Saturday, October 16, 2010

Politics and Justice

To many on the left, the Obama administration's latest outrage is its decision this week to seek a stay of a district court injunction ordering the U.S. military immediately to stop enforcing its "don't ask, don't tell" policy.   Even though the administration is committed to repeal of the DADT policy, it is at the same time still seeking to enforce existing law in court, and seems to be dragging its feet in making promised change.  Advocates for full equal rights for gays and lesbians in the military are infuriated to see the administration seem to be talking out of both sides of its mouth on this issue, when the opportunity for immediate sweeping change presented by Judge Phillips's decision, has presented itself.  The reality is of course more complicated.

People should remember how outraged they felt by the Bush administration's politicization of the Justice Department, and Bush's signing statements indicating he would ignore or narrowly interpret statutes passed by Congress.  In this case it appears that the Justice Department is doing nothing more than going "by the book" in deferring to Congress and enforcing existing law, even to the extent of pursuing an appeal of a statute whose constitutionality has been called into question.  People impatient with the pace of change should also remember that the order declaring the statute unconstitutional is not binding on any other federal judge in America whether or not it is appealed.  Therefore this ruling on the DADT statute cannot be considered definitive, and probably should be tested on appeal, unless and until the policy is changed in some other fashion, and then the court's order would be moot.  There are also sound reasons for allowing the Pentagon to complete its ongoing study on implementing a new policy, and well as giving Congress a chance to do the right thing and repeal the existing policy.

Sometimes I think the problem with the most vociferous elements on both the right and the left is that they have no patience with our democratic process and with the intricacies of our legal system.  Obama supporters  expected their man to come in like a dictator implementing the entire liberal agenda without any input from Congress or the courts or the federal bureaucracy.  And opponents on the right who have wrongly characterized the Obama administration as acting in a dictatorial way, and who defend filibusters to prevent the majority in Congress from implementing its will, also show no regard for the principles of democracy.  I can understand people being frustrated with their inability to get policy preferences they feel passionately about, implemented quickly and without compromise.  To me, however, it seems more important to preserve the rule of law and the democratic process, than to push through any particular policy choice in an illegitimate way.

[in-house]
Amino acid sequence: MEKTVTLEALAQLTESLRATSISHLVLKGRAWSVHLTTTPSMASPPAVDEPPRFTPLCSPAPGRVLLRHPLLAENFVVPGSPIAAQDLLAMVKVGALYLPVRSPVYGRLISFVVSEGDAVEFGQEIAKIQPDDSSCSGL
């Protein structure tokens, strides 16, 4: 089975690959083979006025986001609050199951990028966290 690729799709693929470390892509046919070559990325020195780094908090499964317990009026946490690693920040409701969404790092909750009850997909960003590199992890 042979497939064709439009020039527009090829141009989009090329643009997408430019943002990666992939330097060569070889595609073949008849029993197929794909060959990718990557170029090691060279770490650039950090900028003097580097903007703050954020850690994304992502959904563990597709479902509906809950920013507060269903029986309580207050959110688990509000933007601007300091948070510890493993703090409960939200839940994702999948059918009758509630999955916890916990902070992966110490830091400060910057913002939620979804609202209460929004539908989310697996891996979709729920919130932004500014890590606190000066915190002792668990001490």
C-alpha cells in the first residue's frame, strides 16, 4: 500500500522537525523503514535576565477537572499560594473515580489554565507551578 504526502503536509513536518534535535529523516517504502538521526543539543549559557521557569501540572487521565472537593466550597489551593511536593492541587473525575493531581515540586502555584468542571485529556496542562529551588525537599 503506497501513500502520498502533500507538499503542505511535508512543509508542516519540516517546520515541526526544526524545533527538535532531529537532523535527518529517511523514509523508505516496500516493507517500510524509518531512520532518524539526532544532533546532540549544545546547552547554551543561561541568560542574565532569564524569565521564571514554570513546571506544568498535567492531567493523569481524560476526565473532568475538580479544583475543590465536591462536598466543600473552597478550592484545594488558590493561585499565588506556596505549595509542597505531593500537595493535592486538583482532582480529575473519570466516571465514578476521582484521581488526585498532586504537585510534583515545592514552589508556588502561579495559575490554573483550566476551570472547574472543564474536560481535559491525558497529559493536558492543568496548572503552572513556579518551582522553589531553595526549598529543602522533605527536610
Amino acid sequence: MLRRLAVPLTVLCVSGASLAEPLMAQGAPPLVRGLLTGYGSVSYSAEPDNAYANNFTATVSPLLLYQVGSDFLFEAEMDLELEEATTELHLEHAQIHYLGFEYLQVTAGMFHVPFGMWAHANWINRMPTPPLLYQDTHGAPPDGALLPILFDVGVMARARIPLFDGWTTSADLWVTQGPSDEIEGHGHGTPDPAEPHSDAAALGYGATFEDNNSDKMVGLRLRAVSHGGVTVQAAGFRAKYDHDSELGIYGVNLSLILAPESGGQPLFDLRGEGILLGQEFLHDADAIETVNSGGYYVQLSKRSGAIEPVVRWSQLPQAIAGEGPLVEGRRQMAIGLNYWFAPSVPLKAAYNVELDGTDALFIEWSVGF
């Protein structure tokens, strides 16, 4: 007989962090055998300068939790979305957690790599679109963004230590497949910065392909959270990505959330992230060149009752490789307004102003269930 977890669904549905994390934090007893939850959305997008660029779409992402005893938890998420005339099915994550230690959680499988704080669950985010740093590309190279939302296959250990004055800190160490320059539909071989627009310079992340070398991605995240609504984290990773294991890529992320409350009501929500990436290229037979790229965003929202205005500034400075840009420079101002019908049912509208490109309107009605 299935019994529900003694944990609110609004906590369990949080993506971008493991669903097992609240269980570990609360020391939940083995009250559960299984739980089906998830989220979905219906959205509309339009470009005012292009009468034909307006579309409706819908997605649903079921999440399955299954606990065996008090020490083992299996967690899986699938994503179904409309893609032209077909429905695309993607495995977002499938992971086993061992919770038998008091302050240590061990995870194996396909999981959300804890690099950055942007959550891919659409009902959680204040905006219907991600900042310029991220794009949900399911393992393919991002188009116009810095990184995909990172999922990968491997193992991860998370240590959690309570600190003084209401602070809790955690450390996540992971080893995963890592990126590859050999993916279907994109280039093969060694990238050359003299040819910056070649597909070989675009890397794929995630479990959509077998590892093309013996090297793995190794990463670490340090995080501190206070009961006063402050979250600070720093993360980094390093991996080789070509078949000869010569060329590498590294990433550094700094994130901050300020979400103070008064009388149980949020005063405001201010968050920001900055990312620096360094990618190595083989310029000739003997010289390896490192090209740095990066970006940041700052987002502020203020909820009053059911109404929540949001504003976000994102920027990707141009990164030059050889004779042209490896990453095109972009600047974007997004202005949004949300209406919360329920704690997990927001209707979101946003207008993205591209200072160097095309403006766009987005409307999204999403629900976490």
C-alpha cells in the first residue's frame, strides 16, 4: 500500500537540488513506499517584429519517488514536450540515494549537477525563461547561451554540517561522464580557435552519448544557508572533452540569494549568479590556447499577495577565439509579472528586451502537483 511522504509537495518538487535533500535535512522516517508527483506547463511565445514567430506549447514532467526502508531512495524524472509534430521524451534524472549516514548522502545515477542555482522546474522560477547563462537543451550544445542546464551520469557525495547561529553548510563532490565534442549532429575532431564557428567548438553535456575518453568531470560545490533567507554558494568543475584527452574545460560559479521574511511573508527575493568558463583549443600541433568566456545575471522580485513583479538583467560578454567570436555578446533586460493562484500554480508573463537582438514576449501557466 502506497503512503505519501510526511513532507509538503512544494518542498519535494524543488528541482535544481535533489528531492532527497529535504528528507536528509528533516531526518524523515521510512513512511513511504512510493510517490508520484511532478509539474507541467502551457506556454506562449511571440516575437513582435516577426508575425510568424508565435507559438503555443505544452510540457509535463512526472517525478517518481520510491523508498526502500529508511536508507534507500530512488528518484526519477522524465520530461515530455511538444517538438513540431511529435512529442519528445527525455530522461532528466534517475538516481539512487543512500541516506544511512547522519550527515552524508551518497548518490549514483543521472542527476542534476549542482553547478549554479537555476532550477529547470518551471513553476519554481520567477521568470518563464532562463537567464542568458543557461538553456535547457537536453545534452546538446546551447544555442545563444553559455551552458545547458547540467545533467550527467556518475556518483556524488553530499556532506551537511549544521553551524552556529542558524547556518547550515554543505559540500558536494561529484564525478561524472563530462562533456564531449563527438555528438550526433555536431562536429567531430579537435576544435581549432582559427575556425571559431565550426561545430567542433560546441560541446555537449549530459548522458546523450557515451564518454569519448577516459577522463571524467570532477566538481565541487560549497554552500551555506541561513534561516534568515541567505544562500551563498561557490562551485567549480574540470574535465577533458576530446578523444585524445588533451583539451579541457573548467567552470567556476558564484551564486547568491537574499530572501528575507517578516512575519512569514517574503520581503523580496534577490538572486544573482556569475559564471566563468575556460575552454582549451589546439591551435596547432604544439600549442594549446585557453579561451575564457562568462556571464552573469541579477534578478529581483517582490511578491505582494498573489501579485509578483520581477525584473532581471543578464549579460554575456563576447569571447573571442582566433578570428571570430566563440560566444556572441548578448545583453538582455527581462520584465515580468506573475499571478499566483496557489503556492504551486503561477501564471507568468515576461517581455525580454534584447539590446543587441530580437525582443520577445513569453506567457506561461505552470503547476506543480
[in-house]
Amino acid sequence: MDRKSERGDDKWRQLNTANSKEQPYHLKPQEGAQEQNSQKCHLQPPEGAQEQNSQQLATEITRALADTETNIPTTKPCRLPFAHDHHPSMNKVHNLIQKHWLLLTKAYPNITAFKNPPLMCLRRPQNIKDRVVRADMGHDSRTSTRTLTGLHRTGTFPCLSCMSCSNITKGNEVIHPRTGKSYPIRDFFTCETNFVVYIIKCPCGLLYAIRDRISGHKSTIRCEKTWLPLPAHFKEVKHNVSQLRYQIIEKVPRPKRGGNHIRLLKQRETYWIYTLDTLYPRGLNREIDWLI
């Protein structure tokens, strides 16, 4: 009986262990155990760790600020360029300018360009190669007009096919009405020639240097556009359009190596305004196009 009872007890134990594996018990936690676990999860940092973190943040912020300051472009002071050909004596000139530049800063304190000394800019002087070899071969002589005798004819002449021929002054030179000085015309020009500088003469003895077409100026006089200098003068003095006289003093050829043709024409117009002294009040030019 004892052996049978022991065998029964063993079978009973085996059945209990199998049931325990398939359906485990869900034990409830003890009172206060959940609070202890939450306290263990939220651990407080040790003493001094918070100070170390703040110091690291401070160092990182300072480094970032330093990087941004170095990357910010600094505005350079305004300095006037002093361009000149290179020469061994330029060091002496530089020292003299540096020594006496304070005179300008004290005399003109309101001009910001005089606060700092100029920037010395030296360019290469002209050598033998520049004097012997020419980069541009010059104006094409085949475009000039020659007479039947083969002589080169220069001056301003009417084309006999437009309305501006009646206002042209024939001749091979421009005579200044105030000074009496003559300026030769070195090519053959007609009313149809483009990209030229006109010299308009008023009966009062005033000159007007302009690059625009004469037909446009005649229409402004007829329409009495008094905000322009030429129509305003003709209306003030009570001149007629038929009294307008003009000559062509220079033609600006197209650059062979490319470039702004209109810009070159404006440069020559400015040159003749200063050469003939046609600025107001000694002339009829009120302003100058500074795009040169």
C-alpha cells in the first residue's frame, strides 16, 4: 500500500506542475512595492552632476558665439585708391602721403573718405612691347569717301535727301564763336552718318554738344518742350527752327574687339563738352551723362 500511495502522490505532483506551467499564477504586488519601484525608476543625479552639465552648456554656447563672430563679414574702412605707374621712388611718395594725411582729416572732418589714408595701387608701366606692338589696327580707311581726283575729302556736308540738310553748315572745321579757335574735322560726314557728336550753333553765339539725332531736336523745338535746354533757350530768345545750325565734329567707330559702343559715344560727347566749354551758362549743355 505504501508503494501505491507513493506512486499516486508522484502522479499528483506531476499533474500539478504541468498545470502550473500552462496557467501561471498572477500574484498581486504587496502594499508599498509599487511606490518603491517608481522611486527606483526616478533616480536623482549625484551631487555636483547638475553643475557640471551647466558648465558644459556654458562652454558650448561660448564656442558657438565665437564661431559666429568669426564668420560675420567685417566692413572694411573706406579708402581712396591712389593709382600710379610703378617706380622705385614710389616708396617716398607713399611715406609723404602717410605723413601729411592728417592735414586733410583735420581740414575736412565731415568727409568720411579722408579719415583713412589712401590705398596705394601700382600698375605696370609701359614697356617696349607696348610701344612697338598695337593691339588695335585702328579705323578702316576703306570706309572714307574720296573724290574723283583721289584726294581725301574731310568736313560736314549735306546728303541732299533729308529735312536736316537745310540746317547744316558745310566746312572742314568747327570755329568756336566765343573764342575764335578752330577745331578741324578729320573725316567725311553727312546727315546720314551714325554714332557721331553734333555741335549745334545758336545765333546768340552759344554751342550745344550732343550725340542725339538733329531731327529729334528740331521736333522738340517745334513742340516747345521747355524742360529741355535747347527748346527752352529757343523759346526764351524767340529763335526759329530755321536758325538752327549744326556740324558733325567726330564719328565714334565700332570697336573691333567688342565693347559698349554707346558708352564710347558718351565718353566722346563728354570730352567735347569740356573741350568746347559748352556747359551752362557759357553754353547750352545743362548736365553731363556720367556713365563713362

LCR v. USA - Application for Emergency Stay                                                                   

1 comment:

  1. Yes... because Bush was the only one who declared he could ignore statues by Congress:

    President Obama has irked close allies in Congress by declaring he has the right to ignore legislation on constitutional grounds after having criticized George W. Bush for doing the same.

    In a signing statement accompanying the $106 billion bill, Obama said he wouldn't allow the legislation to interfere with his authority as president to conduct foreign policy and negotiate with other governments.

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